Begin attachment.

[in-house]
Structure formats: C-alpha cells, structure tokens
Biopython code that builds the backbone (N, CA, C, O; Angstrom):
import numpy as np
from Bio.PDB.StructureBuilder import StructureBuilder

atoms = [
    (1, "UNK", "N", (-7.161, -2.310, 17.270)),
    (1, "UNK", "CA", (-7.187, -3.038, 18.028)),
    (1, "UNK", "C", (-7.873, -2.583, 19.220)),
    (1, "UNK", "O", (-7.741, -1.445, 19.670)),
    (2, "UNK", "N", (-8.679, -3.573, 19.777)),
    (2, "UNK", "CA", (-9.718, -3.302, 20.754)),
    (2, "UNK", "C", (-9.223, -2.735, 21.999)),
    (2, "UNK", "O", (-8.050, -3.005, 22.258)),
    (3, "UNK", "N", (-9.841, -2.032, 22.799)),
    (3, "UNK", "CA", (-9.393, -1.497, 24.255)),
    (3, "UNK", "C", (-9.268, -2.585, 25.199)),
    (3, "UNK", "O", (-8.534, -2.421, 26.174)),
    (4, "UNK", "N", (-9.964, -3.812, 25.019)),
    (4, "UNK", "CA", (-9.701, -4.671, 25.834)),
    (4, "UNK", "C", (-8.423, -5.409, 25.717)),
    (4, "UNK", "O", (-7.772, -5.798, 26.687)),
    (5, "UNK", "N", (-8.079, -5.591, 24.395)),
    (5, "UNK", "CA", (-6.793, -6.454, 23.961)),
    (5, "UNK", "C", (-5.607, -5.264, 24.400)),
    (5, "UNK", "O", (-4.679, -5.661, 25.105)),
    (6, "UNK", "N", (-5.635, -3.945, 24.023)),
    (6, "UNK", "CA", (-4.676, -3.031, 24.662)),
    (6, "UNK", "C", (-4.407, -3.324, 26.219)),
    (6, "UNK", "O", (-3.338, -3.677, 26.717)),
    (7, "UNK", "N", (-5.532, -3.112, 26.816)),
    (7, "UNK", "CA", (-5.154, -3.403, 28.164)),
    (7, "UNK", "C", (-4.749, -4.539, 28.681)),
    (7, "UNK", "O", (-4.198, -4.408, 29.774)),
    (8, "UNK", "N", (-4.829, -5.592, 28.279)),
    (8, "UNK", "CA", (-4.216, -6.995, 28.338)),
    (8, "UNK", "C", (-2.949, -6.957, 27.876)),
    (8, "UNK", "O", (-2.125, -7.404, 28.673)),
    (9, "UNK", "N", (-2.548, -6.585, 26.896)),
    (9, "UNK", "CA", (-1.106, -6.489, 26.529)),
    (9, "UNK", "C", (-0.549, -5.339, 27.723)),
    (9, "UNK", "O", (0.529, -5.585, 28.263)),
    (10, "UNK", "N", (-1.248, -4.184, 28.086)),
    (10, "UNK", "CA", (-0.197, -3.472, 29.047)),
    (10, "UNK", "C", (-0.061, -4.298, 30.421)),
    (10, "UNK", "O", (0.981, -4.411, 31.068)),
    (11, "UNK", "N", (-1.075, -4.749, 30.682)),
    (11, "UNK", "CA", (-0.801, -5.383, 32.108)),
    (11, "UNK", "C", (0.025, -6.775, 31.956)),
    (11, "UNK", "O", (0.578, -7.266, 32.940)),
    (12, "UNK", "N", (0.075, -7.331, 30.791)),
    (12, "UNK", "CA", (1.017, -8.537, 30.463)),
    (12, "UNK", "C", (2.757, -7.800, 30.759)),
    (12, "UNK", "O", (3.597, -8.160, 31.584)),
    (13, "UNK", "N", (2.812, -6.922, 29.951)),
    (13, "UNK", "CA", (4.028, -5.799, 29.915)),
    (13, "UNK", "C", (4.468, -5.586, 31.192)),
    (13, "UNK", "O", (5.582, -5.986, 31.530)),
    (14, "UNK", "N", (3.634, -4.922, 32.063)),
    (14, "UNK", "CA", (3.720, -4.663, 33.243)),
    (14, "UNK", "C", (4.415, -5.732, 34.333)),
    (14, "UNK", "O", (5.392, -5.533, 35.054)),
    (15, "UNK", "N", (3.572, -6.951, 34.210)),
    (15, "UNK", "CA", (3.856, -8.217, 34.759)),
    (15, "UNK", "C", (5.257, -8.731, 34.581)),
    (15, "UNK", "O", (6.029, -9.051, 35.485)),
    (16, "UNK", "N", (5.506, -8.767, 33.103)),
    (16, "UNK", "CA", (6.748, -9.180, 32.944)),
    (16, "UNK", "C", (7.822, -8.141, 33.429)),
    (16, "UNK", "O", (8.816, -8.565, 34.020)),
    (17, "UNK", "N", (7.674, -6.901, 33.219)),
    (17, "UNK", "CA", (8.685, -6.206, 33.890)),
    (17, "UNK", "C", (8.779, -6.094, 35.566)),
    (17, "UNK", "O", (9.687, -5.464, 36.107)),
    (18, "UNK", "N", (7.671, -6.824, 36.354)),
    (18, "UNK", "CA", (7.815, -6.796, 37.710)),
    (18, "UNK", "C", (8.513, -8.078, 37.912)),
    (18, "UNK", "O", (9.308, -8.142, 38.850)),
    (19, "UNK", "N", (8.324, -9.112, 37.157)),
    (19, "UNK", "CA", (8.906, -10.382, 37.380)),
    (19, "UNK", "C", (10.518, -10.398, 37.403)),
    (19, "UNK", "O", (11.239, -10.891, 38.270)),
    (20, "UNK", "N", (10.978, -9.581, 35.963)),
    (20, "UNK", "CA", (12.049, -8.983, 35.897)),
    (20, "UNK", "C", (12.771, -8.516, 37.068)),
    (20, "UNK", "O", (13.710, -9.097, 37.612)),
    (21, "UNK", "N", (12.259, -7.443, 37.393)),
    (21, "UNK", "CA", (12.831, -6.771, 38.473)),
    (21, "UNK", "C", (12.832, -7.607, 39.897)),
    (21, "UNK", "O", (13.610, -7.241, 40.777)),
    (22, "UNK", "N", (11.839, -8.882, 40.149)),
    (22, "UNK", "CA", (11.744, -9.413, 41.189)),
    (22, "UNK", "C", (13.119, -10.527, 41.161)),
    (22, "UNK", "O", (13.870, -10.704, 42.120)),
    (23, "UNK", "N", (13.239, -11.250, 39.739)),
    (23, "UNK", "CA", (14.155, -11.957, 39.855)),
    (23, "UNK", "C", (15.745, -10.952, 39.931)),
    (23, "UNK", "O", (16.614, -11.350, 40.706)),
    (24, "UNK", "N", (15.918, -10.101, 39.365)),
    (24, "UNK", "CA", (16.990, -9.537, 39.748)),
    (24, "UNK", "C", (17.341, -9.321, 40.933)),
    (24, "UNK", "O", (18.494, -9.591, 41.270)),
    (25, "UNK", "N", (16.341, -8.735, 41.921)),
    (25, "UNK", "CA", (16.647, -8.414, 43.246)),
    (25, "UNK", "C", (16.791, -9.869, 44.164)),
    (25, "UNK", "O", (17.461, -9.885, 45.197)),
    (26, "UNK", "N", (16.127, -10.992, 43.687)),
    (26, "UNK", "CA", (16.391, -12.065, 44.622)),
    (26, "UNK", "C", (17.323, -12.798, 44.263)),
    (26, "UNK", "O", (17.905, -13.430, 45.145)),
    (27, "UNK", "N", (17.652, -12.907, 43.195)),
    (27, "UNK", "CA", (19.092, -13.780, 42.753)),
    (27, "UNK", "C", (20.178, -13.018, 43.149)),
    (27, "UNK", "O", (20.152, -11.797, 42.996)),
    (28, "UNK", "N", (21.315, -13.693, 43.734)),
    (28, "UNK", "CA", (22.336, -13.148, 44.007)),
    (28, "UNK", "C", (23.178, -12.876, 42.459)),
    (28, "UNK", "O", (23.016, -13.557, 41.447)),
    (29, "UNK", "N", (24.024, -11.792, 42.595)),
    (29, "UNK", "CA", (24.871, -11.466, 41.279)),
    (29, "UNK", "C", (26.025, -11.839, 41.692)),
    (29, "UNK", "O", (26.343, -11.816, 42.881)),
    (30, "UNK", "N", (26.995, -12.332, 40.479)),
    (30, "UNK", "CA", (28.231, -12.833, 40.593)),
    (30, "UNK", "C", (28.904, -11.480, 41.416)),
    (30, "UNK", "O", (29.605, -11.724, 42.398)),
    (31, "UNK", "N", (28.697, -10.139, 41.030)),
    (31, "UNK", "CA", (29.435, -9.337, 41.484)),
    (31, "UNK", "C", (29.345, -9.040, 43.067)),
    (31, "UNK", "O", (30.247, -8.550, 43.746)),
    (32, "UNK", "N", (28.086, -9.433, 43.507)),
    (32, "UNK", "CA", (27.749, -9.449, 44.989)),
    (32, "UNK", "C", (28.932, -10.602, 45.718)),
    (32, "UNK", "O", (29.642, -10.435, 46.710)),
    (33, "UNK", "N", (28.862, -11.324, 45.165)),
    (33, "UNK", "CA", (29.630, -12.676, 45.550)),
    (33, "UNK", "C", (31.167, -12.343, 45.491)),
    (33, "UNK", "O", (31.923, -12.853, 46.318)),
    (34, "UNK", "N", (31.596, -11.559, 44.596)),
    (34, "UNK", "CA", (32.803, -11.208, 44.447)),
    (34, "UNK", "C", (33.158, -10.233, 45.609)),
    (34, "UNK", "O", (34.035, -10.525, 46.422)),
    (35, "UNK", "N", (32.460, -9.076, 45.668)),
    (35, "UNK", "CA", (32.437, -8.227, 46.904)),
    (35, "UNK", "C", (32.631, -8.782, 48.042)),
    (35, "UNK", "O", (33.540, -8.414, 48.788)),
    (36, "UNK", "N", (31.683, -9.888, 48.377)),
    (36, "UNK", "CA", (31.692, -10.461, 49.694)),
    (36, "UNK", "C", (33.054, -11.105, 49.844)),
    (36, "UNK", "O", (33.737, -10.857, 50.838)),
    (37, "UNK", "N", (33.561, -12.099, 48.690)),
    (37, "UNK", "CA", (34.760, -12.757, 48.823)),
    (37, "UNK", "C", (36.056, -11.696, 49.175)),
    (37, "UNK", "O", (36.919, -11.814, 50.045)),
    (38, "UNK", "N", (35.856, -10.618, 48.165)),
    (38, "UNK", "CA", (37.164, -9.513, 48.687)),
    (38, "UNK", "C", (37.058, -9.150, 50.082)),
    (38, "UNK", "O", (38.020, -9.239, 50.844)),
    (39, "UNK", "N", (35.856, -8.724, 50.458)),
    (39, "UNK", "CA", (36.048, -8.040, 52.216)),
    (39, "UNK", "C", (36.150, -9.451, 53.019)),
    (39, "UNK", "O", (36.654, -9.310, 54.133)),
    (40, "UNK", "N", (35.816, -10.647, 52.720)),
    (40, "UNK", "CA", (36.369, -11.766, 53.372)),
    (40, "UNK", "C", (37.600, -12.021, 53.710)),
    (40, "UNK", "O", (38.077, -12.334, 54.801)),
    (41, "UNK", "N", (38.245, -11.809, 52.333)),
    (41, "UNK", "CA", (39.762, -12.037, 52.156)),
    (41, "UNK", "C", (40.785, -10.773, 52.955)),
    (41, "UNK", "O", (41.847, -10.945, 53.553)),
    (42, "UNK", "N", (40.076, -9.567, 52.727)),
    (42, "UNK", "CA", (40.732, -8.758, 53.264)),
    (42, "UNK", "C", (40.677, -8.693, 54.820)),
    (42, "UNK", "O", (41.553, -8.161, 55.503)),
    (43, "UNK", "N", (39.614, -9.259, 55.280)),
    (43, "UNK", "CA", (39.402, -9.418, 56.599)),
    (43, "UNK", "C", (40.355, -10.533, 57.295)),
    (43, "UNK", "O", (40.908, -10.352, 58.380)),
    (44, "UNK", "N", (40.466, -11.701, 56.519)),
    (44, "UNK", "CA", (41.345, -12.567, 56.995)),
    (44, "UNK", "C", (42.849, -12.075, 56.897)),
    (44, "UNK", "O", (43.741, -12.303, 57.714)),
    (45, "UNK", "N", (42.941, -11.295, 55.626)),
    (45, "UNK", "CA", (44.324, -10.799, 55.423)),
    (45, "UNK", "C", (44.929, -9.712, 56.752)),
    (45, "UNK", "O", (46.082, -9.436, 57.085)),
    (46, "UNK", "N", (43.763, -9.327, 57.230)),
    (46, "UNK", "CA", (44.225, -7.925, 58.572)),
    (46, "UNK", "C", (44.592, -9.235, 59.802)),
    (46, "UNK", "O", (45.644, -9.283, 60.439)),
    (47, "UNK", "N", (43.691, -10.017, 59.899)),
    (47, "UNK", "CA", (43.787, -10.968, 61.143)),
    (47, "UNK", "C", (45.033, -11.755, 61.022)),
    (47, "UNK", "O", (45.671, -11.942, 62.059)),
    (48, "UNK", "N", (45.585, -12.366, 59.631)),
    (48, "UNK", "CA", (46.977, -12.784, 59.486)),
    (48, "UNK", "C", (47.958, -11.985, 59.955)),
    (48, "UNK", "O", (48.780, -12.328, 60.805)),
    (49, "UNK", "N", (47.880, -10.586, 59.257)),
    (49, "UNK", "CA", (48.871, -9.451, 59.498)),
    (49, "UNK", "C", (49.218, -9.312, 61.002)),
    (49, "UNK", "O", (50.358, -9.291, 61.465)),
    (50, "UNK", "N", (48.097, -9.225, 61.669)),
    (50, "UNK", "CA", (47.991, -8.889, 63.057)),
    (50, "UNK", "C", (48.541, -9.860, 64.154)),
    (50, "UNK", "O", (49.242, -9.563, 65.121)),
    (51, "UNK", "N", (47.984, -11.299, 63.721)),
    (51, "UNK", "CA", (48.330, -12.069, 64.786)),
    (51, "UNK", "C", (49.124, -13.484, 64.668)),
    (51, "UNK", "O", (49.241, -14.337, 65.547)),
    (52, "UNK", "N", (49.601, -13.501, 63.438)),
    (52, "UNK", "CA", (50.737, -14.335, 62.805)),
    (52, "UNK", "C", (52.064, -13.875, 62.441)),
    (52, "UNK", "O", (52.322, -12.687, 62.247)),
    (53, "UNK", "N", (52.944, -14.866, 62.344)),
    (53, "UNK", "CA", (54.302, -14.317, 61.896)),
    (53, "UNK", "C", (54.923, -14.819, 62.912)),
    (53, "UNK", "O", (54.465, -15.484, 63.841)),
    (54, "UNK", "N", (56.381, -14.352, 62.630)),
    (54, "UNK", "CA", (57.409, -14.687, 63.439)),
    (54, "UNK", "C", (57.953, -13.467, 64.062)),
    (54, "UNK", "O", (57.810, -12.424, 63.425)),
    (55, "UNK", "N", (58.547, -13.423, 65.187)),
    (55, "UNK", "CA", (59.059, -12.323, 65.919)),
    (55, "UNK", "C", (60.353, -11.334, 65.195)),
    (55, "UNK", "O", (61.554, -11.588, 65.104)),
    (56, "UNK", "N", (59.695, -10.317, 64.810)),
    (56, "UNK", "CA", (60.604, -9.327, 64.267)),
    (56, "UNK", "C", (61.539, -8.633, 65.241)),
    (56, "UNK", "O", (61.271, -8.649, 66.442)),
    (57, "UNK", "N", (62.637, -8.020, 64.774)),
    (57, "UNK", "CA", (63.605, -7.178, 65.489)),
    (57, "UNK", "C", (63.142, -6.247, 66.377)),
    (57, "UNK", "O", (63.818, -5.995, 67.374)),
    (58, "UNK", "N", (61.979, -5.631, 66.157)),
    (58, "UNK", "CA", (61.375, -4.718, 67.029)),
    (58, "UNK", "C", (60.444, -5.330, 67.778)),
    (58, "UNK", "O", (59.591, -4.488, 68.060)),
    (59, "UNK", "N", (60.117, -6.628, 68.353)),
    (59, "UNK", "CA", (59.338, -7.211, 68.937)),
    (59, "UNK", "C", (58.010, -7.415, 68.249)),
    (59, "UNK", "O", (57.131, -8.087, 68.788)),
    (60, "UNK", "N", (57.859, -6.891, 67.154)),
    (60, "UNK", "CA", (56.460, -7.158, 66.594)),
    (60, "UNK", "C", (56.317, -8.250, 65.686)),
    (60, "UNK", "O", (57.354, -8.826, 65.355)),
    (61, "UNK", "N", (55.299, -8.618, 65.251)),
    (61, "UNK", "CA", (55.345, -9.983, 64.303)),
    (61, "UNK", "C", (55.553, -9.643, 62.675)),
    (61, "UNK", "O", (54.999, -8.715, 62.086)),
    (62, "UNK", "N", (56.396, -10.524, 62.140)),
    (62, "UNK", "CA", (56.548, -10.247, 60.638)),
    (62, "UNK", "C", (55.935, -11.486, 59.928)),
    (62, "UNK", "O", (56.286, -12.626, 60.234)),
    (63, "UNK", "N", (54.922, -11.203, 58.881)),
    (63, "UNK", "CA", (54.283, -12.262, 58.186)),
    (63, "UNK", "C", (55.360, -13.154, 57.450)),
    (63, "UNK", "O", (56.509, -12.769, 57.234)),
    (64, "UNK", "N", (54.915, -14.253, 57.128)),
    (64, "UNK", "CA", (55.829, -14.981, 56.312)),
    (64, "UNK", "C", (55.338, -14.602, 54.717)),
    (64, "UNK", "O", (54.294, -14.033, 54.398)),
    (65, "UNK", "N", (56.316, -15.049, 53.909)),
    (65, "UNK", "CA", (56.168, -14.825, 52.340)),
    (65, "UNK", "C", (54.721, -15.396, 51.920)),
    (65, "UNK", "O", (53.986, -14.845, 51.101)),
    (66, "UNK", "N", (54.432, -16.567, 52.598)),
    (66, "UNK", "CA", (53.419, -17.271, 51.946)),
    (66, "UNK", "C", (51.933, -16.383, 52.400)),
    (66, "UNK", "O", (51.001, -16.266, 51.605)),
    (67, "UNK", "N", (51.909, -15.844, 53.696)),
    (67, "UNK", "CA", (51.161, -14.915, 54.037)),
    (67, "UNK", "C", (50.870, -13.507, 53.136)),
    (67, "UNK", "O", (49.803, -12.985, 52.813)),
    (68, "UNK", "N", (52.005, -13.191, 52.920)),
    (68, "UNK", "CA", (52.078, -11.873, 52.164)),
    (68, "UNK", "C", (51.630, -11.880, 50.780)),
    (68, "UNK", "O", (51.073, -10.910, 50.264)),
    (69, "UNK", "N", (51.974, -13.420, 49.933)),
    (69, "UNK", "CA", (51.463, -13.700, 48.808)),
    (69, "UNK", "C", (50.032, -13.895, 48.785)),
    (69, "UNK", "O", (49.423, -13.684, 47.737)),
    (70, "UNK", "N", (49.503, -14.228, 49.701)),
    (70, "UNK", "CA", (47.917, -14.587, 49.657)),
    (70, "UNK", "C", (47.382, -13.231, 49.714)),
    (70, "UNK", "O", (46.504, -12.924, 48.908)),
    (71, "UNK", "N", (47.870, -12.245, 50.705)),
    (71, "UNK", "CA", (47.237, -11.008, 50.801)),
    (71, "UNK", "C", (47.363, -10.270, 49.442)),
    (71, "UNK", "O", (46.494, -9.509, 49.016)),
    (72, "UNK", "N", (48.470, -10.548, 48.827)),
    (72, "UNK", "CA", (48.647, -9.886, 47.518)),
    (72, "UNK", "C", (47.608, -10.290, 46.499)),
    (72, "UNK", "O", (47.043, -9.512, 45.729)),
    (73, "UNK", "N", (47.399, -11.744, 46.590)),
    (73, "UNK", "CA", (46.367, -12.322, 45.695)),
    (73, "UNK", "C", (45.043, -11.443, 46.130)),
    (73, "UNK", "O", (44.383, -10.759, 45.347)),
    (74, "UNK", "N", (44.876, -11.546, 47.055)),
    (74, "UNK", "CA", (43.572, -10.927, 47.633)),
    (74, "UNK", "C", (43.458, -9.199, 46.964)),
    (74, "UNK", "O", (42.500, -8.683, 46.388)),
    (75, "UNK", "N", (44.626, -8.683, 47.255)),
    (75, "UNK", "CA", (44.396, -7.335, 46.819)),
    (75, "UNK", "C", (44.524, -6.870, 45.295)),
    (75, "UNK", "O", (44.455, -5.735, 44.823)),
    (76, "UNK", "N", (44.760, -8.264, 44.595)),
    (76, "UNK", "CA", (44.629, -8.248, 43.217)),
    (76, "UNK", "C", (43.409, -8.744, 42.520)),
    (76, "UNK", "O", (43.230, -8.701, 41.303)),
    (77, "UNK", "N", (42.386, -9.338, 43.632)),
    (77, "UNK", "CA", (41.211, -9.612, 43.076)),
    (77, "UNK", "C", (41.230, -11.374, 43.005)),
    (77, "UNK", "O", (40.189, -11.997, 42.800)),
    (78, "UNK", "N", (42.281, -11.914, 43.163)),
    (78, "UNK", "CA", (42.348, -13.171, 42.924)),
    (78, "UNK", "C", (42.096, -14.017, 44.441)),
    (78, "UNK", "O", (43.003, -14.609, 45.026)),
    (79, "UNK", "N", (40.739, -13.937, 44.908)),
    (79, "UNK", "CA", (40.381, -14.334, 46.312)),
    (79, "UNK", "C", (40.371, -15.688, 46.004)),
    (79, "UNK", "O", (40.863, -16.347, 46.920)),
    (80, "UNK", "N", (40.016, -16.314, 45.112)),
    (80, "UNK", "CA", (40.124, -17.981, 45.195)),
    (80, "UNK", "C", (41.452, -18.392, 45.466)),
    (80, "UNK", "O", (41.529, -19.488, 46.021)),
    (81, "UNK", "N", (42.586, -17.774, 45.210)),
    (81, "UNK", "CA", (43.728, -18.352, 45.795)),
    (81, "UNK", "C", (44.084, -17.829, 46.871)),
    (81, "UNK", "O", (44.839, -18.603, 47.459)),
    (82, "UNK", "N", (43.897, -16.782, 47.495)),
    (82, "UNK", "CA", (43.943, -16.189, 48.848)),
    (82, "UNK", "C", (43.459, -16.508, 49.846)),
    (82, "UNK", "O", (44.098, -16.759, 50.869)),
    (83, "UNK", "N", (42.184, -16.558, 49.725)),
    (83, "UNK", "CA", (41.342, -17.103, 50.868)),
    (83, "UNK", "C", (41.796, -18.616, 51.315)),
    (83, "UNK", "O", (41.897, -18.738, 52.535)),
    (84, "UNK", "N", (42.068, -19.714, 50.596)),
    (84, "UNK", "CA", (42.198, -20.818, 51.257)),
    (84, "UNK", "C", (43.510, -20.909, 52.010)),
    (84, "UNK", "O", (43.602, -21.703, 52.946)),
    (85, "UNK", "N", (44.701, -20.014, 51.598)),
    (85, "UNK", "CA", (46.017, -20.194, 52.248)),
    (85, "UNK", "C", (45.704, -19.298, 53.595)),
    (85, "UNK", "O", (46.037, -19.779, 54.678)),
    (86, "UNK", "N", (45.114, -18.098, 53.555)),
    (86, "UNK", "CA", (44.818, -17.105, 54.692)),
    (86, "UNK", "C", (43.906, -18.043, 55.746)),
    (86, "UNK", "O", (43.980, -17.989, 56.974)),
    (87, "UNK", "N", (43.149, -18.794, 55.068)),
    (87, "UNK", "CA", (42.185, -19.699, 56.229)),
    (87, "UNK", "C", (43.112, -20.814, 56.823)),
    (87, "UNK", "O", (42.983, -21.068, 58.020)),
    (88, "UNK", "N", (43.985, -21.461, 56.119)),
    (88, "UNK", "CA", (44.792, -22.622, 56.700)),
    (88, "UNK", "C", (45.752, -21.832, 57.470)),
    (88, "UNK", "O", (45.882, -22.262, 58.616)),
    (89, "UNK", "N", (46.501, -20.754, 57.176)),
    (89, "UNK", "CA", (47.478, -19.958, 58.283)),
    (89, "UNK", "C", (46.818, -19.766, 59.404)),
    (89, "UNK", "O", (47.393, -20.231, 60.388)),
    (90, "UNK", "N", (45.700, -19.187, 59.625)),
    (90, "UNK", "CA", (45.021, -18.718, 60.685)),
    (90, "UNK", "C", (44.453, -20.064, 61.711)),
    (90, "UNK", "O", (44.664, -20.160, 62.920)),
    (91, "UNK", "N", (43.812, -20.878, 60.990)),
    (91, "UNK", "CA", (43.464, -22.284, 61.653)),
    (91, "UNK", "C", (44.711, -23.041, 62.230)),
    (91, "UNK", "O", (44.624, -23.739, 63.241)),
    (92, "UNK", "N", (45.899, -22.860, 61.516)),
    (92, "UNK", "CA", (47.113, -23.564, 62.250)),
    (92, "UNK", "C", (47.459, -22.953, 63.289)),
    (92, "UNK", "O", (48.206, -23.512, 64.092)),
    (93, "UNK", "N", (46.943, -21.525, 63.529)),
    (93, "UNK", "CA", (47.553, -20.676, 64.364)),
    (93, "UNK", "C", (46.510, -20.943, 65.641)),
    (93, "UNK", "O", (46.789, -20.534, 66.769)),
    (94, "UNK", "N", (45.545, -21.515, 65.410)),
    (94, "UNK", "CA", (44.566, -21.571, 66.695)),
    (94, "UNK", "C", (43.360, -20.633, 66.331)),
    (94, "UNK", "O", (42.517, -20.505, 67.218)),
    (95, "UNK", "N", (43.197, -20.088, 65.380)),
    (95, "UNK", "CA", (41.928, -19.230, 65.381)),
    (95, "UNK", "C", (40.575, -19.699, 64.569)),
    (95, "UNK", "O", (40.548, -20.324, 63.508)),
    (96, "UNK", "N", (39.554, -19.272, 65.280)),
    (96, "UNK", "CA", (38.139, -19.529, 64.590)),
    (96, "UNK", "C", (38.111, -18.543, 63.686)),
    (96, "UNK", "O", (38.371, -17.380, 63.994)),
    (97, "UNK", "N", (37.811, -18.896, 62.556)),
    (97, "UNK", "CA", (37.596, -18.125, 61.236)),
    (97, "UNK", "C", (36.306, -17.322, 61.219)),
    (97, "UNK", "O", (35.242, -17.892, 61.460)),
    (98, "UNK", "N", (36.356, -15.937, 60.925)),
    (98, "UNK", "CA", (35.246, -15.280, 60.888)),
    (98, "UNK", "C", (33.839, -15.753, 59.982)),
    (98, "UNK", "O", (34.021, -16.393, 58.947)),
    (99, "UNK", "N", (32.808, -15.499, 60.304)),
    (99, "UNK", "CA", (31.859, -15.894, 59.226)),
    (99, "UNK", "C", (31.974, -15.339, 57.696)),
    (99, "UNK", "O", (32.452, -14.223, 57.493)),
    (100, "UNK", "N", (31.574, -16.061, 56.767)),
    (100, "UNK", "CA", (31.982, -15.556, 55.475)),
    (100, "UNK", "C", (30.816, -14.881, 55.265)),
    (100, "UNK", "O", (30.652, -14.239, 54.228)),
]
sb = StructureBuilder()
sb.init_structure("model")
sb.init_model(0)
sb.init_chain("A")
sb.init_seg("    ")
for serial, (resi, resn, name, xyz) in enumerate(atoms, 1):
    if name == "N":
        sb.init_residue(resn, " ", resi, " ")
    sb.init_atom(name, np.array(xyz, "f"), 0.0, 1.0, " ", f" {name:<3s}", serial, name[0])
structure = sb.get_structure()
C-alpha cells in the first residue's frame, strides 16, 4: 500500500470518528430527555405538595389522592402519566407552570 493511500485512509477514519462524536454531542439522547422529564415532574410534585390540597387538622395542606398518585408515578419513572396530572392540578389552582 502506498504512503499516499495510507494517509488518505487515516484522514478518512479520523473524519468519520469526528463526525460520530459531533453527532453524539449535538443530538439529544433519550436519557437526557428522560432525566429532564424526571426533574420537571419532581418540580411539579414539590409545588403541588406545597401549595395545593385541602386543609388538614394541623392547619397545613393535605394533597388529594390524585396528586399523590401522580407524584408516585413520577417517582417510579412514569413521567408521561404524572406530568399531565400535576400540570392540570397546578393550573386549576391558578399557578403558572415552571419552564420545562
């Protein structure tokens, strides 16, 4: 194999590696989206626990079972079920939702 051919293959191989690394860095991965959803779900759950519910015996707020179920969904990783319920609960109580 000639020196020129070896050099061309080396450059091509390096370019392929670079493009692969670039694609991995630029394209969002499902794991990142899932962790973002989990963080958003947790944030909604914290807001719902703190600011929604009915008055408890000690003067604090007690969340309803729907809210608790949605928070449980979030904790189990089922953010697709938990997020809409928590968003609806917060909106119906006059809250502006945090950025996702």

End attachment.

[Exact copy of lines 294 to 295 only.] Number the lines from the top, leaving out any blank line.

    (72, "UNK", "O", (47.043, -9.512, 45.729)),
    (73, "UNK", "N", (47.399, -11.744, 46.590)),